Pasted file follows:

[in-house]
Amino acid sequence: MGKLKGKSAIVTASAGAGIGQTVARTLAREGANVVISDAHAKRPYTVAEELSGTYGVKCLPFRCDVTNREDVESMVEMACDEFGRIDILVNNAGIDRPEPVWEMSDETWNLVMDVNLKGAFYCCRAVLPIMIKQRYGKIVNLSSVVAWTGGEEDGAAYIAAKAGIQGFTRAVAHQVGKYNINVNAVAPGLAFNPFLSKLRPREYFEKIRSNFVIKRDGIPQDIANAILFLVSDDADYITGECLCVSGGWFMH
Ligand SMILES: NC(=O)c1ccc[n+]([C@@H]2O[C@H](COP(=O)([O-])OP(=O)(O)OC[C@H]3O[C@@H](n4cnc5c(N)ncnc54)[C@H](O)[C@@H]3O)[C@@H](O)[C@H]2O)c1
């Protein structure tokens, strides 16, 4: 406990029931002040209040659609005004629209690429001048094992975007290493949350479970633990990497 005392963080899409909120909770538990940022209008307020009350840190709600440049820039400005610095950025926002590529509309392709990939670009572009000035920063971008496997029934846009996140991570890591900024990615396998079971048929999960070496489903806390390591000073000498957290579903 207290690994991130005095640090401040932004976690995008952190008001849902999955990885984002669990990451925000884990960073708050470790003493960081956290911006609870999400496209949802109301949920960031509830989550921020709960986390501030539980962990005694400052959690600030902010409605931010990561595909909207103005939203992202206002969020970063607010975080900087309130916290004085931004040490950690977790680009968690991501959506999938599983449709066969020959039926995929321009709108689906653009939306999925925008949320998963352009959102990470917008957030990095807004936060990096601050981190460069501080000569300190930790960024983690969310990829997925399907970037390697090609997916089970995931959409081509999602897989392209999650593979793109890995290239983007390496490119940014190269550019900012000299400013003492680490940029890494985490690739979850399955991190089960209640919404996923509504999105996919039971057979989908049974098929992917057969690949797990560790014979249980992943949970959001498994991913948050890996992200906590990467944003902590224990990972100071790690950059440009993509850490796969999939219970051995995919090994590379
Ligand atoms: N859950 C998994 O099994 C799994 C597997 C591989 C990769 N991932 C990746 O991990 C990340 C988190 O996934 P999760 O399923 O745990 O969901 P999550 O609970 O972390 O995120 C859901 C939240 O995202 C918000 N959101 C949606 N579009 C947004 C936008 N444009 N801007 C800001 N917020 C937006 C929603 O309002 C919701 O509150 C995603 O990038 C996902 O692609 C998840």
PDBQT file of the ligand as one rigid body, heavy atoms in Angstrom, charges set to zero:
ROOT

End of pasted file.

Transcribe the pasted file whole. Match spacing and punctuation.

[in-house]
Amino acid sequence: MGKLKGKSAIVTASAGAGIGQTVARTLAREGANVVISDAHAKRPYTVAEELSGTYGVKCLPFRCDVTNREDVESMVEMACDEFGRIDILVNNAGIDRPEPVWEMSDETWNLVMDVNLKGAFYCCRAVLPIMIKQRYGKIVNLSSVVAWTGGEEDGAAYIAAKAGIQGFTRAVAHQVGKYNINVNAVAPGLAFNPFLSKLRPREYFEKIRSNFVIKRDGIPQDIANAILFLVSDDADYITGECLCVSGGWFMH
Ligand SMILES: NC(=O)c1ccc[n+]([C@@H]2O[C@H](COP(=O)([O-])OP(=O)(O)OC[C@H]3O[C@@H](n4cnc5c(N)ncnc54)[C@H](O)[C@@H]3O)[C@@H](O)[C@H]2O)c1
């Protein structure tokens, strides 16, 4: 406990029931002040209040659609005004629209690429001048094992975007290493949350479970633990990497 005392963080899409909120909770538990940022209008307020009350840190709600440049820039400005610095950025926002590529509309392709990939670009572009000035920063971008496997029934846009996140991570890591900024990615396998079971048929999960070496489903806390390591000073000498957290579903 207290690994991130005095640090401040932004976690995008952190008001849902999955990885984002669990990451925000884990960073708050470790003493960081956290911006609870999400496209949802109301949920960031509830989550921020709960986390501030539980962990005694400052959690600030902010409605931010990561595909909207103005939203992202206002969020970063607010975080900087309130916290004085931004040490950690977790680009968690991501959506999938599983449709066969020959039926995929321009709108689906653009939306999925925008949320998963352009959102990470917008957030990095807004936060990096601050981190460069501080000569300190930790960024983690969310990829997925399907970037390697090609997916089970995931959409081509999602897989392209999650593979793109890995290239983007390496490119940014190269550019900012000299400013003492680490940029890494985490690739979850399955991190089960209640919404996923509504999105996919039971057979989908049974098929992917057969690949797990560790014979249980992943949970959001498994991913948050890996992200906590990467944003902590224990990972100071790690950059440009993509850490796969999939219970051995995919090994590379
Ligand atoms: N859950 C998994 O099994 C799994 C597997 C591989 C990769 N991932 C990746 O991990 C990340 C988190 O996934 P999760 O399923 O745990 O969901 P999550 O609970 O972390 O995120 C859901 C939240 O995202 C918000 N959101 C949606 N579009 C947004 C936008 N444009 N801007 C800001 N917020 C937006 C929603 O309002 C919701 O509150 C995603 O990038 C996902 O692609 C998840």
PDBQT file of the ligand as one rigid body, heavy atoms in Angstrom, charges set to zero:
ROOT